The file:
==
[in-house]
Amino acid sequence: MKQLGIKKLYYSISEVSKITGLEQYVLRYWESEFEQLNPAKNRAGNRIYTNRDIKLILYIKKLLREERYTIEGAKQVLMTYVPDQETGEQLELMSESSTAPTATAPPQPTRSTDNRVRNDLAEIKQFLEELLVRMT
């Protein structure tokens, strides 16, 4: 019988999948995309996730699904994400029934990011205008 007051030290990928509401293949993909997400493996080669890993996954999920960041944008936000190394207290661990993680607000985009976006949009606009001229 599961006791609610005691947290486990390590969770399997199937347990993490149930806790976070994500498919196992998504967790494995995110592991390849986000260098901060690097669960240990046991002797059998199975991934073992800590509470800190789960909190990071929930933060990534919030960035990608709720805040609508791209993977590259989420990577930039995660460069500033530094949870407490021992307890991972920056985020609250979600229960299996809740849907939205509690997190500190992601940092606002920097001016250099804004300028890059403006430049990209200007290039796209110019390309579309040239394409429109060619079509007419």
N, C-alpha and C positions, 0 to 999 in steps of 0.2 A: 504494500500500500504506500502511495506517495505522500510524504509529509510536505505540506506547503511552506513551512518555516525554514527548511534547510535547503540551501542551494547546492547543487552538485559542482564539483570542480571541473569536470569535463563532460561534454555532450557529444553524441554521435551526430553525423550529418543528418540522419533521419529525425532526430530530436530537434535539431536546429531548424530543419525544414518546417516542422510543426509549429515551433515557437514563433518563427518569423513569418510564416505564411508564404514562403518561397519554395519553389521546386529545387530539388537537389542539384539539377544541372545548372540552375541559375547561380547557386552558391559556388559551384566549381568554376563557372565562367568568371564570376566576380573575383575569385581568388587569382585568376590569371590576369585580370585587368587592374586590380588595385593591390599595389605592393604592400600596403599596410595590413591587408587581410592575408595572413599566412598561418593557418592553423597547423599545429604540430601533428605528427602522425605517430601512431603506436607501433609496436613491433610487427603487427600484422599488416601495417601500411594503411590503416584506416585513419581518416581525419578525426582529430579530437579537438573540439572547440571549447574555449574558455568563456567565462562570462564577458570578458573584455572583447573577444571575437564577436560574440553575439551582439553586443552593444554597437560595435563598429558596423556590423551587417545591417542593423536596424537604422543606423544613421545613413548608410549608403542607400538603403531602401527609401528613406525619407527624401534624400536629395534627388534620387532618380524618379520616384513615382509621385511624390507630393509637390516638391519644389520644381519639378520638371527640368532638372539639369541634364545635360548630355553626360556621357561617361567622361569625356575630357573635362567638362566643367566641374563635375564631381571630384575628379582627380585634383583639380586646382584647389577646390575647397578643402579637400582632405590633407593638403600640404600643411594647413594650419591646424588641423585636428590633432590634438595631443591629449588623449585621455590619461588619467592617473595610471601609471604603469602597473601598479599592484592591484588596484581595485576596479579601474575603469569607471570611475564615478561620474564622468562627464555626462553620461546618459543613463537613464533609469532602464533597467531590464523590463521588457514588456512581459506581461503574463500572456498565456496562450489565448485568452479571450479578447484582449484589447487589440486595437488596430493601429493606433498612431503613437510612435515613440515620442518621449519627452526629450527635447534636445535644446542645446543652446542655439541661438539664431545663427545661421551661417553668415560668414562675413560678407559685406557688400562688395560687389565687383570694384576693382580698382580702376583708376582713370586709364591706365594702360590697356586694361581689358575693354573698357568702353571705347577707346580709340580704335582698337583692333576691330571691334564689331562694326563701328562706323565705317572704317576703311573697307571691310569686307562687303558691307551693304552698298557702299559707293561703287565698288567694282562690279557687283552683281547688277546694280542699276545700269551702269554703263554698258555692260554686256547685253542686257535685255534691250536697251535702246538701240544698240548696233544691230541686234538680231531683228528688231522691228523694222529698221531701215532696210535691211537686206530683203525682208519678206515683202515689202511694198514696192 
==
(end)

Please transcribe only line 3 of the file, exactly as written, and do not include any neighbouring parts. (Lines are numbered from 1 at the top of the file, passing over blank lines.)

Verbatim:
């Protein structure tokens, strides 16, 4: 019988999948995309996730699904994400029934990011205008 007051030290990928509401293949993909997400493996080669890993996954999920960041944008936000190394207290661990993680607000985009976006949009606009001229 599961006791609610005691947290486990390590969770399997199937347990993490149930806790976070994500498919196992998504967790494995995110592991390849986000260098901060690097669960240990046991002797059998199975991934073992800590509470800190789960909190990071929930933060990534919030960035990608709720805040609508791209993977590259989420990577930039995660460069500033530094949870407490021992307890991972920056985020609250979600229960299996809740849907939205509690997190500190992601940092606002920097001016250099804004300028890059403006430049990209200007290039796209110019390309579309040239394409429109060619079509007419």